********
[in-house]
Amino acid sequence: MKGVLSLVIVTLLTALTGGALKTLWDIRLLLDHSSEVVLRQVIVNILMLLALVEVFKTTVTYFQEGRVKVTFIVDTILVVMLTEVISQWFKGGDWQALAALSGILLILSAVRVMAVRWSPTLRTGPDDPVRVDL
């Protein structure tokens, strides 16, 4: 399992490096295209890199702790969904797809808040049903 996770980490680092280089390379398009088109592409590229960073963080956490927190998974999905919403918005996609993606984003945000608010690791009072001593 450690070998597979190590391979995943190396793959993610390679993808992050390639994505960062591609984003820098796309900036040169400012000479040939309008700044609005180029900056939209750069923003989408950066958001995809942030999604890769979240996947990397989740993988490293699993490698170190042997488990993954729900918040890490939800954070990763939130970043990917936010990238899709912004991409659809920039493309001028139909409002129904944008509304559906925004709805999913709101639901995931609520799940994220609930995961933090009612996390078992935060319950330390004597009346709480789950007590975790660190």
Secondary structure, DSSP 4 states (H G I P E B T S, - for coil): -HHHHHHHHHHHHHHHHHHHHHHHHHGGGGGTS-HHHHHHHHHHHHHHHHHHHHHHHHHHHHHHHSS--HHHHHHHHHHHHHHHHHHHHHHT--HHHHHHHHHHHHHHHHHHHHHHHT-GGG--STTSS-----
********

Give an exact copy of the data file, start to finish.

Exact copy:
[in-house]
Amino acid sequence: MKGVLSLVIVTLLTALTGGALKTLWDIRLLLDHSSEVVLRQVIVNILMLLALVEVFKTTVTYFQEGRVKVTFIVDTILVVMLTEVISQWFKGGDWQALAALSGILLILSAVRVMAVRWSPTLRTGPDDPVRVDL
């Protein structure tokens, strides 16, 4: 399992490096295209890199702790969904797809808040049903 996770980490680092280089390379398009088109592409590229960073963080956490927190998974999905919403918005996609993606984003945000608010690791009072001593 450690070998597979190590391979995943190396793959993610390679993808992050390639994505960062591609984003820098796309900036040169400012000479040939309008700044609005180029900056939209750069923003989408950066958001995809942030999604890769979240996947990397989740993988490293699993490698170190042997488990993954729900918040890490939800954070990763939130970043990917936010990238899709912004991409659809920039493309001028139909409002129904944008509304559906925004709805999913709101639901995931609520799940994220609930995961933090009612996390078992935060319950330390004597009346709480789950007590975790660190």
Secondary structure, DSSP 4 states (H G I P E B T S, - for coil): -HHHHHHHHHHHHHHHHHHHHHHHHHGGGGGTS-HHHHHHHHHHHHHHHHHHHHHHHHHHHHHHHSS--HHHHHHHHHHHHHHHHHHHHHHT--HHHHHHHHHHHHHHHHHHHHHHHT-GGG--STTSS-----